Updated: 3/25/2007; 10:29:04 AM.


on personal productivity in knowledge-intensive environments, weblog research, knowledge management, PhD, serendipity and lack of work-life balance...
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  Wednesday, October 16, 2002

  Organisational learning is about building networks

Business 2.0: The management secrets of the brain [via elearningpost]

Your brain is the ultimate example of a complex, decentralized organization. And because we (usually) behave coherently, smoothly integrating new circumstances as they arise, the brain is also the epitome of an adaptive organization, a learning organization, a shared-vision organization -- in short, the ideal modern company.

Management rules we can learn from our brains:

  • Never try to micromanage a large, complex organization
  • Don't let bottom-up self-organization go wild
  • The best way to control your subordinates is to just point them in the right direction
  • Be careful listening to the voice of experience -- that voice could be your own
  • The organization can't succeed without passion.

I would add one more parallel: <organisational> learning is about building networks. [I'll try to search for the good reference about this process in our brain].

What would be the  metaphor for KM?


So far I wasn't able to find the reference, but I know from somewhere in my studies that within the brain learning is about making connections.

The funny things is that I found something else: Brain-Based Learning article in The Encyclopedia of Educational Technology. And I loved this piece (bold is mine):

Like a symphony orchestra, the various parts of the brain are instruments that play collaboratively to provide meaningful learning. Learning is the music of the brain.

More on: KM 

  Channeling Innovation

Recent SynapShots with Channeling Innovation link:

Channeling Innovation : By James L. Fahey; Published October 14, 2002 - "Despite its importance to business, innovation can be a confusing distraction. An effective process for managing innovation allows organizations to respond to markets while remaining focused on business objectives Seven Steps for Channeling Innovation:
1. Clearly articulate business objectives and priorities
2. Include all the right people
3. Pick a leader and an administrator
4. Create a list of recommended innovations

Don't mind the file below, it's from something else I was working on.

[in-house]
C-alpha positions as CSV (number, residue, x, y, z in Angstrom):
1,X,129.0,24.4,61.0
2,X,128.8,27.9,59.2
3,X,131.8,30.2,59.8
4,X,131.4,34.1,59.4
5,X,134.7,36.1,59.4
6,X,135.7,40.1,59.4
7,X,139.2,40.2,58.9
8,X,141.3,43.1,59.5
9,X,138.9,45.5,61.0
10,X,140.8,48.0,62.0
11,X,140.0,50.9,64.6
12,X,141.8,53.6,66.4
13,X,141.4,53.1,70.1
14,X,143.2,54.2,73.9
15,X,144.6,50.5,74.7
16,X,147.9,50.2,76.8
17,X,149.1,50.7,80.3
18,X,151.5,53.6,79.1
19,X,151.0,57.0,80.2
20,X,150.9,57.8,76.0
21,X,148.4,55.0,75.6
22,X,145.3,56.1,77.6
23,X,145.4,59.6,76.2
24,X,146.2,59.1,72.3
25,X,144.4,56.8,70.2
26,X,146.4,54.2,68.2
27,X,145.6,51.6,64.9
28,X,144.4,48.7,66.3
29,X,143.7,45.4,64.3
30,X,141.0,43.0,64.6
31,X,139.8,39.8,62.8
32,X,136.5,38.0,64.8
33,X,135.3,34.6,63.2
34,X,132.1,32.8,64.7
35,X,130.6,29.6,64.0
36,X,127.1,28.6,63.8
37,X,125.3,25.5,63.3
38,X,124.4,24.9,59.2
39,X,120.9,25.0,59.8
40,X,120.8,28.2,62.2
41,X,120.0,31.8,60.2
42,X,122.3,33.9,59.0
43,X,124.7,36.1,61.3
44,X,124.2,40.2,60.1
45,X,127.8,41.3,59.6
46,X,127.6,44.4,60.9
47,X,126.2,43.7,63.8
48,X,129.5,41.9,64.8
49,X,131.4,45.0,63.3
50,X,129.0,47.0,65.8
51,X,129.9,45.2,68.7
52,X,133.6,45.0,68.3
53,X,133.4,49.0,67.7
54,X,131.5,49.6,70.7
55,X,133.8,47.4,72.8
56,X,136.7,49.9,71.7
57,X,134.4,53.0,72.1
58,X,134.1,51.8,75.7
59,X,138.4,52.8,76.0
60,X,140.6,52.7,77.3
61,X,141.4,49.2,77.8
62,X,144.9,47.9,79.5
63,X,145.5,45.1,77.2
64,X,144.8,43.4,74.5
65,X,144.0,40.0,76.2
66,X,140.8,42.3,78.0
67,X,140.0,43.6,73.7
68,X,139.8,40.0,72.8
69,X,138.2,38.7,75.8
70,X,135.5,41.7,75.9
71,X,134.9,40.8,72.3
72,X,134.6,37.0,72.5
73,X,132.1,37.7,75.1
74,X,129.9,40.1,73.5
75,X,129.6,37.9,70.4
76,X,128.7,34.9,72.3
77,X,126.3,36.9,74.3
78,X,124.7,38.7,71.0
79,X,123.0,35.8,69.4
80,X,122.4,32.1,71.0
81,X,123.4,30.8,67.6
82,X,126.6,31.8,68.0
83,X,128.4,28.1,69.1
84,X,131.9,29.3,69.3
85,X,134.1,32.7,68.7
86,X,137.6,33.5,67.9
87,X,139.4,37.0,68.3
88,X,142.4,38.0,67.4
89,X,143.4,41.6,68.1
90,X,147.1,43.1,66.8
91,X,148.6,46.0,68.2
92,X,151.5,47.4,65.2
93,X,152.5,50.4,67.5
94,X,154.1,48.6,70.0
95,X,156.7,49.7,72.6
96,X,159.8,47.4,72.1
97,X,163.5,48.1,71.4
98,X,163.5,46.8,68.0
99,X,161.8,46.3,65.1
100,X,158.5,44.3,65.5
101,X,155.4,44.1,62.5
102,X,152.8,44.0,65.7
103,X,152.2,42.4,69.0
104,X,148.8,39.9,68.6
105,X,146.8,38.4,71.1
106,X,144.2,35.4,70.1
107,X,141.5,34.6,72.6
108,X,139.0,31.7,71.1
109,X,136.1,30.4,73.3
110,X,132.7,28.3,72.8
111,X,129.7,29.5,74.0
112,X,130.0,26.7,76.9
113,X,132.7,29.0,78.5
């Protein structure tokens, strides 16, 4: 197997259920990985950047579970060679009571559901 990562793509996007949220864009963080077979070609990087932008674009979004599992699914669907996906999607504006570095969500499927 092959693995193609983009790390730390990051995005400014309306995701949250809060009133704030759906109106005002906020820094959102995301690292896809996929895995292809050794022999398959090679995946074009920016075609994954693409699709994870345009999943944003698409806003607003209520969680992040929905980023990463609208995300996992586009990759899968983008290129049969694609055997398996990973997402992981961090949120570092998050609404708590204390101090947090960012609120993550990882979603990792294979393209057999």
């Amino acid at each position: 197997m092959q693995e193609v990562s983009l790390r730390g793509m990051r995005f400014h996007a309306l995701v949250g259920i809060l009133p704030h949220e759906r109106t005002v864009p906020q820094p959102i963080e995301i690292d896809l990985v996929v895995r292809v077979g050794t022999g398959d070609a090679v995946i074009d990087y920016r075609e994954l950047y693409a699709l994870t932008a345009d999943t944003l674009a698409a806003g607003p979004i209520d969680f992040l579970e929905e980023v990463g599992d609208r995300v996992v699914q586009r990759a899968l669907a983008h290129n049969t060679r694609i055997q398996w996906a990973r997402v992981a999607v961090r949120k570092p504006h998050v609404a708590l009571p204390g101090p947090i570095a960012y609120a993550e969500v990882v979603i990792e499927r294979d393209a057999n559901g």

5. Publish the list and give all participants access
6. Meet regularly with a clear objective
7. Stick to the lists
Although the process for channeling innovation appears somewhat elaborate, it is actually quite efficient and consumes relatively little human resource time.

More on: innovation KM 

  Special Interest Group on KM Research - Quaerere

[This is a follow-up of KM Summer School]

Hard work and a lot of e-mails of last two weeks had paid off: Special Interest Group on KM Research - Quaerere was created at Knowledge Board.

From Quaerere: goals and objectives

«Quaerere - Research and Action on the Learning Society - constructing meaning and knowledge through interaction»

Quaerere - from Latin (pronounced Kuerere), means to inquire, to search, to investigate and also to want.

Motto: "Truth emerges more readily from error than from confusion" (Originally from Francis Bacon, Novum Organum)

Purpose: to promote the building blocks of the Learning Society

Goal: Theory building and practice improvement on knowledge management and organisational learning through reflexive interaction


  • To work on-line and to meet regularly face-to-face
  • To develop peer support and personal commitment to research goals
  • To report on the process while we go through our work and interaction
  • To work in an interdisciplinary way
  • To invite other researchers in Knowledge Management related areas

More on: KM Quaerere 

   In Russian: training evaluation before, during and after
More on: Russia 

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© Copyright 2002-2007 Lilia Efimova.

This weblog is my learning diary. Sometimes I write about things related to my work, but the views expressed here are personal and do not necessarily reflect the views of my employer.

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